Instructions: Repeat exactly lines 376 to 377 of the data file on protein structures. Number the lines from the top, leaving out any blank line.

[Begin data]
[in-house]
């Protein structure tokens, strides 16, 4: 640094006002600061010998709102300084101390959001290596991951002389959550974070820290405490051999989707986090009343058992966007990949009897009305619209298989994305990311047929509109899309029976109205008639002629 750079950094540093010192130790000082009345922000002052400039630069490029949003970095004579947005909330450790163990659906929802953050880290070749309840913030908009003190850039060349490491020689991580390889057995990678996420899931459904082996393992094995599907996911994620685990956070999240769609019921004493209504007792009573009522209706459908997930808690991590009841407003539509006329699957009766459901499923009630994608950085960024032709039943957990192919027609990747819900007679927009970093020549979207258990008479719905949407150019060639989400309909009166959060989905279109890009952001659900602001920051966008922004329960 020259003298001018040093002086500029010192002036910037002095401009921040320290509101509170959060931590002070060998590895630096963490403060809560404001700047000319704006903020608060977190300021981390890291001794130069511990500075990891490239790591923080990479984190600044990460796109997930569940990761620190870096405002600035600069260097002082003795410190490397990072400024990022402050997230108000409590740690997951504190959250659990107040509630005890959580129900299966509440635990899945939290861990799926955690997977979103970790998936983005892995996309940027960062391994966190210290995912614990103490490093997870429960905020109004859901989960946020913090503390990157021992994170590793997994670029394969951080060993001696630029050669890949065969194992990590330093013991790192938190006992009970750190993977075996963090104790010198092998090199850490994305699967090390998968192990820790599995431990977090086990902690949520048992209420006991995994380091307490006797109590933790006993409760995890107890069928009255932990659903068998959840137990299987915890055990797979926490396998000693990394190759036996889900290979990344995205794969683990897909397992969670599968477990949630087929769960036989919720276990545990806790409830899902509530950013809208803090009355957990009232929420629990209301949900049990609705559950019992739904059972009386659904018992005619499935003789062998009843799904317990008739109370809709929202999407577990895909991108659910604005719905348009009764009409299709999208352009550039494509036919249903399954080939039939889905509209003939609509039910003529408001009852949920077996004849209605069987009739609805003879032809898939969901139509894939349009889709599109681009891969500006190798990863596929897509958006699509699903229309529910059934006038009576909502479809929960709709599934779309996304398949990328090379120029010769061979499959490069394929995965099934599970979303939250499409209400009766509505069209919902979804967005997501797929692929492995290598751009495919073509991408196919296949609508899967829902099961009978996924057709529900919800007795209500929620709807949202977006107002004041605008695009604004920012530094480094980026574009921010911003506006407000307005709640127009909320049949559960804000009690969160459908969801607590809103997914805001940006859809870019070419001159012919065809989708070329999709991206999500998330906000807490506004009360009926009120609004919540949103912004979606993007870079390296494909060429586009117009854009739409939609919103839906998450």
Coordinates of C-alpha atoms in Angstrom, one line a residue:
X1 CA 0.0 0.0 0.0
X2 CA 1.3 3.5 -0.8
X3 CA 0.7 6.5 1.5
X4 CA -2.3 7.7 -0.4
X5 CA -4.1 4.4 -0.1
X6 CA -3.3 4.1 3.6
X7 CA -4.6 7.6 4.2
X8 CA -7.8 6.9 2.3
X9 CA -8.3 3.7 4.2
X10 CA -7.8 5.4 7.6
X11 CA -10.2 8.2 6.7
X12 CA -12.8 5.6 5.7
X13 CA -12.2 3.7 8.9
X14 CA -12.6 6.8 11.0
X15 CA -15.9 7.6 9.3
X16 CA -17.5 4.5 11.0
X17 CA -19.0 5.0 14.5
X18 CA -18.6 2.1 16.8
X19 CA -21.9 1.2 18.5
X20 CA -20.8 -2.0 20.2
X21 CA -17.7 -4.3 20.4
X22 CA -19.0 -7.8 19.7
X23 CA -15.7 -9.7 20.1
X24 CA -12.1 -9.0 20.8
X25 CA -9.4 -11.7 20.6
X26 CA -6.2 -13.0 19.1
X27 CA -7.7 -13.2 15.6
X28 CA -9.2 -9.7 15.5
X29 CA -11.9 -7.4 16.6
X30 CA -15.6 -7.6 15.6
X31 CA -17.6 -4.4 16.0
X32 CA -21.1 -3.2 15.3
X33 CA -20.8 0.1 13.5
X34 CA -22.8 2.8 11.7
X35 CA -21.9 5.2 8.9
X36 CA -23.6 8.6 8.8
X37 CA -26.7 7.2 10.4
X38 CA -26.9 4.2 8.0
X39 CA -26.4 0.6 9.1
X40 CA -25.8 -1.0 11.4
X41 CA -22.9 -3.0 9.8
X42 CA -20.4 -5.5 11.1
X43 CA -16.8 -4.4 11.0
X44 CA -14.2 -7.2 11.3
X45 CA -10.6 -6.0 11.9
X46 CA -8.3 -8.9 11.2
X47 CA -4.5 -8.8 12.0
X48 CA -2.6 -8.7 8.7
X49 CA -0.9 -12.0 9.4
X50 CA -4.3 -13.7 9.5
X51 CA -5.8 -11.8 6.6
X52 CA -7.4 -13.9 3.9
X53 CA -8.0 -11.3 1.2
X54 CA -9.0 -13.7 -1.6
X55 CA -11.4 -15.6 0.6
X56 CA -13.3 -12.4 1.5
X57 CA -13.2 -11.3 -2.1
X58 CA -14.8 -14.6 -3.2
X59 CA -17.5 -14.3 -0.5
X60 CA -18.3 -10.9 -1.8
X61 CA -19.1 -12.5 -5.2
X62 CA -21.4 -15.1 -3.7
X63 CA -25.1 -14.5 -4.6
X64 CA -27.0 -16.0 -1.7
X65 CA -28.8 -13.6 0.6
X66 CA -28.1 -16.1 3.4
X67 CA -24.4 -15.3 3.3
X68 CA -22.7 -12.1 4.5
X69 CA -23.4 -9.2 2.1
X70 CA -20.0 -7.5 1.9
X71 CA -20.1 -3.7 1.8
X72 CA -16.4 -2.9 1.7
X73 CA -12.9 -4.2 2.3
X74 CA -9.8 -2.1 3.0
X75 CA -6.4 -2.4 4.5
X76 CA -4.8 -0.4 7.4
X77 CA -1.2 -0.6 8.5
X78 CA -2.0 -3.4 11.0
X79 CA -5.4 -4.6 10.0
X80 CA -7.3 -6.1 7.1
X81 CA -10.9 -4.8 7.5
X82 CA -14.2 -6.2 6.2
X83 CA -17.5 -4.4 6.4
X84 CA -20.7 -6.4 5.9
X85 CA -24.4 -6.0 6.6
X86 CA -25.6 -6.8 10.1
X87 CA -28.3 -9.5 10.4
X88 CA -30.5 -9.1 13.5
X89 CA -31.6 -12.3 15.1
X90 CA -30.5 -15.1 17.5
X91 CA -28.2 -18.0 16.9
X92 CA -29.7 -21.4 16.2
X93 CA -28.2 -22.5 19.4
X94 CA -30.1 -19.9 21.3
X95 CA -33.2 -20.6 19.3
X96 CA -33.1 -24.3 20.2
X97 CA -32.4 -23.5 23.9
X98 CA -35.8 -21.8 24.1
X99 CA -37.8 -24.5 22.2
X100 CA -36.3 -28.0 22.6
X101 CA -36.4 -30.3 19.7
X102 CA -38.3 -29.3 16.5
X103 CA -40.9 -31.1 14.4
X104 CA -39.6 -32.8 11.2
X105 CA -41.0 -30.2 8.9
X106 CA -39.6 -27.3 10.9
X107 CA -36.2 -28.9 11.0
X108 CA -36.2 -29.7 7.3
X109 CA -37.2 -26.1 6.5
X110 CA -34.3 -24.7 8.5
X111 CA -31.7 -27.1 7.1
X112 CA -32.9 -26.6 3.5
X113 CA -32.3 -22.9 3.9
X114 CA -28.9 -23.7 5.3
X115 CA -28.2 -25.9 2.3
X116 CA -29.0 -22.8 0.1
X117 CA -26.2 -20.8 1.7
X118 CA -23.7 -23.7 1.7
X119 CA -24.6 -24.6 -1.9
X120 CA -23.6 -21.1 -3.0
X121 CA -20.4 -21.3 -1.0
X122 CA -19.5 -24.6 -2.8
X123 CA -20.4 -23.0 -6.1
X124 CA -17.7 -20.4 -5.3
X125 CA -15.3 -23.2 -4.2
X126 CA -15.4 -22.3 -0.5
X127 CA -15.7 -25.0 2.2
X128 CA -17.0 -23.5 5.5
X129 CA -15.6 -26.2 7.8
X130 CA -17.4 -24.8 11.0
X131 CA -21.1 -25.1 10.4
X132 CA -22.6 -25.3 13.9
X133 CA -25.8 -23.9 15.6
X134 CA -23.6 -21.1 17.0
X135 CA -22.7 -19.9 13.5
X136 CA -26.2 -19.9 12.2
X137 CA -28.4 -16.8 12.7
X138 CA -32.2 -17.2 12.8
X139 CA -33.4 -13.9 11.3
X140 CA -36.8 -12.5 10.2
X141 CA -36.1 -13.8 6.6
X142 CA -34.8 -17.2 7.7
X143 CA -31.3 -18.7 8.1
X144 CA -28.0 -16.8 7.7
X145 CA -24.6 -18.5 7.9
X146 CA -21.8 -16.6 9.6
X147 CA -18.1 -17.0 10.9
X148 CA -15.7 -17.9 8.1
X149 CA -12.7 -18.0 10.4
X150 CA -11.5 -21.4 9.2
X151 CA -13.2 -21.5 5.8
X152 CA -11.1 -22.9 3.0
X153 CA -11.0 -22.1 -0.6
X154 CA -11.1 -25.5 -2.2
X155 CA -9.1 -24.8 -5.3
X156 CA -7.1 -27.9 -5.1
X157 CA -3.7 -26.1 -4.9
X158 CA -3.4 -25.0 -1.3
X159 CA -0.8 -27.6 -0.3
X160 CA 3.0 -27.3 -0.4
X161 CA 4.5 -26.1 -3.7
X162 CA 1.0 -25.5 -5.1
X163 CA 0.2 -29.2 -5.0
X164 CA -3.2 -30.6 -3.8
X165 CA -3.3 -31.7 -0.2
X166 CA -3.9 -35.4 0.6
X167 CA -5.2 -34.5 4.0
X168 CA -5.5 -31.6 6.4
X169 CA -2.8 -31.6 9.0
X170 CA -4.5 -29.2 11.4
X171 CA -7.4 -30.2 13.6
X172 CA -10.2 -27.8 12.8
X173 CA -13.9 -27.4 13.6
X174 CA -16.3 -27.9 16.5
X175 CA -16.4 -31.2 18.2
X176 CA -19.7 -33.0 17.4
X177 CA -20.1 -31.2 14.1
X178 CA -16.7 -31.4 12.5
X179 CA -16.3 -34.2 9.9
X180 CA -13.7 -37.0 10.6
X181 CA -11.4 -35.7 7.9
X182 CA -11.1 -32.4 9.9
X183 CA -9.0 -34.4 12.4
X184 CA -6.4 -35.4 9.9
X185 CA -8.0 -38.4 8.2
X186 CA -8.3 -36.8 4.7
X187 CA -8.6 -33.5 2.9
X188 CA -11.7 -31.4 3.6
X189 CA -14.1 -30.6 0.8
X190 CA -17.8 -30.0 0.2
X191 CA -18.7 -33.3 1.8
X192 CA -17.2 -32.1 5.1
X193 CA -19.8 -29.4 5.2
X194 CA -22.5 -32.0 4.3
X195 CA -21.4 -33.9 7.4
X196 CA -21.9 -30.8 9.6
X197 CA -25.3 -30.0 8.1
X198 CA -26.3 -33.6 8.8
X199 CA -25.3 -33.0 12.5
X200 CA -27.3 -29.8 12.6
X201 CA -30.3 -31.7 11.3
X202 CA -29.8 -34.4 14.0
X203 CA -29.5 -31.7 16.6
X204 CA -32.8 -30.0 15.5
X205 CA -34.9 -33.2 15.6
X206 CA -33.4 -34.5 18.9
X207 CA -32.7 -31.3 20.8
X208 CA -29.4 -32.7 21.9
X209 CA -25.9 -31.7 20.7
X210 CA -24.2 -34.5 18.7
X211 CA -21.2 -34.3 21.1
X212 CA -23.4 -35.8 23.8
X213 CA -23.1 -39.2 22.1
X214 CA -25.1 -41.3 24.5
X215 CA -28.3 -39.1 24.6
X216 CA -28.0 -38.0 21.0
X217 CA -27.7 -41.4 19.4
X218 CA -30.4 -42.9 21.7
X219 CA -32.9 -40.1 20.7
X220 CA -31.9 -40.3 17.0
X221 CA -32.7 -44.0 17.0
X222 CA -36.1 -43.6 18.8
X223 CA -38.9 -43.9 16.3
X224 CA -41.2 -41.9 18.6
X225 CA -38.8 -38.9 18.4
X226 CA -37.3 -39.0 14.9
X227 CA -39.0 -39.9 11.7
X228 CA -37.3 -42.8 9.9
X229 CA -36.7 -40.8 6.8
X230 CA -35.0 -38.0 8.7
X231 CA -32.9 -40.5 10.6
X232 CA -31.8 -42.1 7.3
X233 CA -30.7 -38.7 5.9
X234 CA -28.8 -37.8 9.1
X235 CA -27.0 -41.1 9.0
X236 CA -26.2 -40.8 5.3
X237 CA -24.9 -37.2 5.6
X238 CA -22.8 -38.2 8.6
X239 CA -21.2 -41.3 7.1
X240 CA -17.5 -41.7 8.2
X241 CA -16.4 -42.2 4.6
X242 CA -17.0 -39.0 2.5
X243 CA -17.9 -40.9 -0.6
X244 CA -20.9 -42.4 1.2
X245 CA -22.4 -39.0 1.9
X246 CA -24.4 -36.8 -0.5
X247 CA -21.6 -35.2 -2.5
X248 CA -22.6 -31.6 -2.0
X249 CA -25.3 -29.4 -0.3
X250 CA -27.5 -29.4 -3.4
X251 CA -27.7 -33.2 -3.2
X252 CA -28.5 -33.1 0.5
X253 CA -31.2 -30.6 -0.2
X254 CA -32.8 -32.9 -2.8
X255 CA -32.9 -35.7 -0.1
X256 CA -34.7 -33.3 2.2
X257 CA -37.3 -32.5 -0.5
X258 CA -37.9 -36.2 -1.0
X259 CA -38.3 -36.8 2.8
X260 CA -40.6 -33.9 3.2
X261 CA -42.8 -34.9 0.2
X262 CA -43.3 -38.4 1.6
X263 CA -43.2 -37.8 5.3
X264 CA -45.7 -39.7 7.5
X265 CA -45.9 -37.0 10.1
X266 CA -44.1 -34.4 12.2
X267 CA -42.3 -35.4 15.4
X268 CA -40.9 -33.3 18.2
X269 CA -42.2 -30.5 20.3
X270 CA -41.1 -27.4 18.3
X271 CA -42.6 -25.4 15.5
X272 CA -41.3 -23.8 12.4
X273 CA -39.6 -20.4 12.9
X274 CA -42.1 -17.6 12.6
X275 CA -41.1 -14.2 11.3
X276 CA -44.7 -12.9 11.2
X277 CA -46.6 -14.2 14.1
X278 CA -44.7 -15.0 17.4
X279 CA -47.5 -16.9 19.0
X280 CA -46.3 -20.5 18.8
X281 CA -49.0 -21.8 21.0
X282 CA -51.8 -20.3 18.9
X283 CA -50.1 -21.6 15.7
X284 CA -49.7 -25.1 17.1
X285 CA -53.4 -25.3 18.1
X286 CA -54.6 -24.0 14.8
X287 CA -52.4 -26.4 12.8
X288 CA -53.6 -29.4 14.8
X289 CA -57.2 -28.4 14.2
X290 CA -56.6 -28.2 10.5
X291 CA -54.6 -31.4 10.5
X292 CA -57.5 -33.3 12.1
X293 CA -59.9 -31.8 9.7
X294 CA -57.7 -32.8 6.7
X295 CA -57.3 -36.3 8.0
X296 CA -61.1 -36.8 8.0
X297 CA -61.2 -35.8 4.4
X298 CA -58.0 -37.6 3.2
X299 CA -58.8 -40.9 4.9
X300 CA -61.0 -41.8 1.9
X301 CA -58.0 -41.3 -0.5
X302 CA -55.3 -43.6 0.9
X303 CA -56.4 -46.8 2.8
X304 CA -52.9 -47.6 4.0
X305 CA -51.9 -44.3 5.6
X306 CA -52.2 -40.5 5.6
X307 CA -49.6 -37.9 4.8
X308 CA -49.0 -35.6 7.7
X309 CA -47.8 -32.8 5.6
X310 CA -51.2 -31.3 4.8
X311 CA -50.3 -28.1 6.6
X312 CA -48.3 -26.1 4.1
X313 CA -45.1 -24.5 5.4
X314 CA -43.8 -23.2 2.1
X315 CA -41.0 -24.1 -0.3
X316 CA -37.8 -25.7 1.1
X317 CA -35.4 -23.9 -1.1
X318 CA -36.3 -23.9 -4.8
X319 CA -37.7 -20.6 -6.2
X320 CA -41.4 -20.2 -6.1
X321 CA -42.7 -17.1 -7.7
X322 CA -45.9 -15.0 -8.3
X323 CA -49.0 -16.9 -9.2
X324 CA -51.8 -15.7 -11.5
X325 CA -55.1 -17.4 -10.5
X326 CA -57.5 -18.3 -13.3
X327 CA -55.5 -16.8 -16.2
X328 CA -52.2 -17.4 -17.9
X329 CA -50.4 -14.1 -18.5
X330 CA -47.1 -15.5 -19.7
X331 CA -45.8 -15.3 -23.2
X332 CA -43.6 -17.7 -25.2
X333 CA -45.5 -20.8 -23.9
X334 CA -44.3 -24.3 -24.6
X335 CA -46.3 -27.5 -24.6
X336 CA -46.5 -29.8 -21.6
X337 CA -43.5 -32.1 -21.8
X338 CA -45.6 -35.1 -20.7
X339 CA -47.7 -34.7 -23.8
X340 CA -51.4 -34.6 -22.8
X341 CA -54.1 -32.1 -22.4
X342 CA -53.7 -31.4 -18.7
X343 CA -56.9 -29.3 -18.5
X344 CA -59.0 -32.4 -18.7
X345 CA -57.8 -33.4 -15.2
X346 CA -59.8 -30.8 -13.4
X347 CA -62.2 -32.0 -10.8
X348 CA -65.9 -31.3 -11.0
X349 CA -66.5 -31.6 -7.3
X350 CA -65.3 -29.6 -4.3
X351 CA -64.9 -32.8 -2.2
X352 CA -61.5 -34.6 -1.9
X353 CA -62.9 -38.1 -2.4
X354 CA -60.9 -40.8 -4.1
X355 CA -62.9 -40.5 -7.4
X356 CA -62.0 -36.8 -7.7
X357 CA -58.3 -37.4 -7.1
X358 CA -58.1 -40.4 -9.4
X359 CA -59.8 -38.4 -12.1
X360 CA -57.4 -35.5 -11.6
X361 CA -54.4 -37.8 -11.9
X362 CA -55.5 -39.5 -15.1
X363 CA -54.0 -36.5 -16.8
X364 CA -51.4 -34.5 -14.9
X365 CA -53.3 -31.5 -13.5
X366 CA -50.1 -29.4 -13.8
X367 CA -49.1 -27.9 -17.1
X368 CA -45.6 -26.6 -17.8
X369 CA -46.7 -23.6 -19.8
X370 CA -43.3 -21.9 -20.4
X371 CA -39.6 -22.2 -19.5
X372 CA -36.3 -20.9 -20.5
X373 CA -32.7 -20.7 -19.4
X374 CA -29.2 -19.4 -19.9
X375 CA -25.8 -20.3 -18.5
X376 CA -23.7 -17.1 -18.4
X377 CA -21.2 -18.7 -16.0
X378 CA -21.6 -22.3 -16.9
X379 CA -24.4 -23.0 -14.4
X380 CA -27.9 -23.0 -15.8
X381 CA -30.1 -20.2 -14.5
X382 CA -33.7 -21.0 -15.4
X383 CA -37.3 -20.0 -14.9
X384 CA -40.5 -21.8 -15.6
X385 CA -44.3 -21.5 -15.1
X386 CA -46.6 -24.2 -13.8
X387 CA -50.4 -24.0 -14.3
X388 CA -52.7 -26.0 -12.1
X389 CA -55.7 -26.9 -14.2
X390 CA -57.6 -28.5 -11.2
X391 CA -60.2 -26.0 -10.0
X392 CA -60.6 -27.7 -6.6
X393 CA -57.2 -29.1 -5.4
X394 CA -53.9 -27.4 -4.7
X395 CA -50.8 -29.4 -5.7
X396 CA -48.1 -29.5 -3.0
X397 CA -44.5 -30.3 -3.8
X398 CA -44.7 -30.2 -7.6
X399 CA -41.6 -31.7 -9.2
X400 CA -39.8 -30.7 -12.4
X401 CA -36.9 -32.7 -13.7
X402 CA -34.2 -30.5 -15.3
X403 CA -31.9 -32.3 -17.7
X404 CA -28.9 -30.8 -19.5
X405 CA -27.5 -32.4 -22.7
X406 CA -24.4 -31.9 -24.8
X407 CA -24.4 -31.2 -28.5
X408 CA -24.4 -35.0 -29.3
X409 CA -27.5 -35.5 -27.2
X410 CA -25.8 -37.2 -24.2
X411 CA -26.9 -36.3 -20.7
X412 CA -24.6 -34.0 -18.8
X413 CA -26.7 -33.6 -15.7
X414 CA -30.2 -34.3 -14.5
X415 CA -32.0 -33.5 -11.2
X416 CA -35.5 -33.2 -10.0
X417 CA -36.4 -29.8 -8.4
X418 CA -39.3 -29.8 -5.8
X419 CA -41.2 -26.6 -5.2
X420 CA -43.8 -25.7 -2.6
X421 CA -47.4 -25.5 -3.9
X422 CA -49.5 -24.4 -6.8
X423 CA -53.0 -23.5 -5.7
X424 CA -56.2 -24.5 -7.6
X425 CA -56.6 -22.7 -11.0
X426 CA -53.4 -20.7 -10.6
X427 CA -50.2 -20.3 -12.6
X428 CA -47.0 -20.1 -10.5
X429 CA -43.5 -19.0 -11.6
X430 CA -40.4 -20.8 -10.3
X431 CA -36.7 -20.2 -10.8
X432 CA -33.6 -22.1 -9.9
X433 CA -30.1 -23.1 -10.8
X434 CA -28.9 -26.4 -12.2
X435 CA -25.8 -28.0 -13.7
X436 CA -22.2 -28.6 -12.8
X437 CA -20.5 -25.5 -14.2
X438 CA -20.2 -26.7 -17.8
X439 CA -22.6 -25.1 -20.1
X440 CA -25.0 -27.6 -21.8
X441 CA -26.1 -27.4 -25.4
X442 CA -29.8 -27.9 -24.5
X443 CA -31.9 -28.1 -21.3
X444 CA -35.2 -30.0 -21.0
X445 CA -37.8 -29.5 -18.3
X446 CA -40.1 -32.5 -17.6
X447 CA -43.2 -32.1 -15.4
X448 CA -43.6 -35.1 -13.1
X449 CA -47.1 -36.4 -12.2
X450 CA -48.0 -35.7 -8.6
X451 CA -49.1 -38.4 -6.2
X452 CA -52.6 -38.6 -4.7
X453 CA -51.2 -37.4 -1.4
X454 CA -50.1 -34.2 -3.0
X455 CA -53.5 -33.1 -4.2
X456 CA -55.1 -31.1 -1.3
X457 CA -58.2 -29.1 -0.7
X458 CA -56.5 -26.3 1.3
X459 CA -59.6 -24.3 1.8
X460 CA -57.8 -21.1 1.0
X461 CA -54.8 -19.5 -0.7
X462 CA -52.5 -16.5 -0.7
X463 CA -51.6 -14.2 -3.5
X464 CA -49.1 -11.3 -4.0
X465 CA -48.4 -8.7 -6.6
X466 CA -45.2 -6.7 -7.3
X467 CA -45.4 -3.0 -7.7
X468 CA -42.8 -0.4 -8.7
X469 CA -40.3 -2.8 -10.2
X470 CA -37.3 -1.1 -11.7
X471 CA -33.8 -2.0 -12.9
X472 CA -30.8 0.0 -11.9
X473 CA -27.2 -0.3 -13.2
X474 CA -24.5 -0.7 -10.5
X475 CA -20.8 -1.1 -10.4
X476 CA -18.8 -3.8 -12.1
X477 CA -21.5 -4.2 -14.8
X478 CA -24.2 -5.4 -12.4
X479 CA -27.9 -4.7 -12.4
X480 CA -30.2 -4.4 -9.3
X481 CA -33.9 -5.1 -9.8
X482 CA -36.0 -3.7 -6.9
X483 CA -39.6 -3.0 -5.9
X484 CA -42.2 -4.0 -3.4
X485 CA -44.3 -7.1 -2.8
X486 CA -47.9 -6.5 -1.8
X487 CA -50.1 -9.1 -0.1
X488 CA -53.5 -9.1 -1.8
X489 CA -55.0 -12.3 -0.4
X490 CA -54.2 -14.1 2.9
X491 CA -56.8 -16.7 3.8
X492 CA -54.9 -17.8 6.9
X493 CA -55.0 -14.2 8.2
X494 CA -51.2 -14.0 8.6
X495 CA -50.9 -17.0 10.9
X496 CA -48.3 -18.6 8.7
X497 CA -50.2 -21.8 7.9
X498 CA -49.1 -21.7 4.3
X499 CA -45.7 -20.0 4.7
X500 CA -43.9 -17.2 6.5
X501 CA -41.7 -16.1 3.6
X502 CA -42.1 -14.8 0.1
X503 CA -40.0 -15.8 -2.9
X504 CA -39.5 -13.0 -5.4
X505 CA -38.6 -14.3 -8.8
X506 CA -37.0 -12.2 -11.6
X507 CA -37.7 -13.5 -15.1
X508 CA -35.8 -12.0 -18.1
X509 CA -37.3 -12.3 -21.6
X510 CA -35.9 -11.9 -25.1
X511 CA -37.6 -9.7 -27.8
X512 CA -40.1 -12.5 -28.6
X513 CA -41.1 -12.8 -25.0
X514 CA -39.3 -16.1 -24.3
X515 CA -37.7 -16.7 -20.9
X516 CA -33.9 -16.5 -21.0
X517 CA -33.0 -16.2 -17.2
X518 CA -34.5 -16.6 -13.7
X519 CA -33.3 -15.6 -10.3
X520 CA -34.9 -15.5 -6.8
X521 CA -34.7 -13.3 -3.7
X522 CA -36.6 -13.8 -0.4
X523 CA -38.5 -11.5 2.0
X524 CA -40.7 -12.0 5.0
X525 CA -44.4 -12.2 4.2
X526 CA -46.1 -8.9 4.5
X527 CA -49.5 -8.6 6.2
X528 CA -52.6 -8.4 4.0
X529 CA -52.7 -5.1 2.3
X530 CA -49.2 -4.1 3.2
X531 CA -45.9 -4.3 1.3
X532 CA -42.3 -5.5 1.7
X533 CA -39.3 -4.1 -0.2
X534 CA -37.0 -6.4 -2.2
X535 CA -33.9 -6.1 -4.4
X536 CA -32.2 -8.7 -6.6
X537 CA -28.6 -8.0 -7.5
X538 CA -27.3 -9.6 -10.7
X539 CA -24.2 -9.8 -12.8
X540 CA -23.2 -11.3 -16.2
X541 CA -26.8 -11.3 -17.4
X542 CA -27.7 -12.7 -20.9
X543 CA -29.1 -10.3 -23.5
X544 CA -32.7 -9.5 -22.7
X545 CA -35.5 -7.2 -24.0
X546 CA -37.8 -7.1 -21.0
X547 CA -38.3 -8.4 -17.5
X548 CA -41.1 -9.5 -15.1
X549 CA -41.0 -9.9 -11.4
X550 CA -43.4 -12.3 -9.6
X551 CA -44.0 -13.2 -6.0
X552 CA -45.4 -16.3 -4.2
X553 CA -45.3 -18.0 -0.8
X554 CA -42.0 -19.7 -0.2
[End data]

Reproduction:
X373 CA -32.7 -20.7 -19.4
X374 CA -29.2 -19.4 -19.9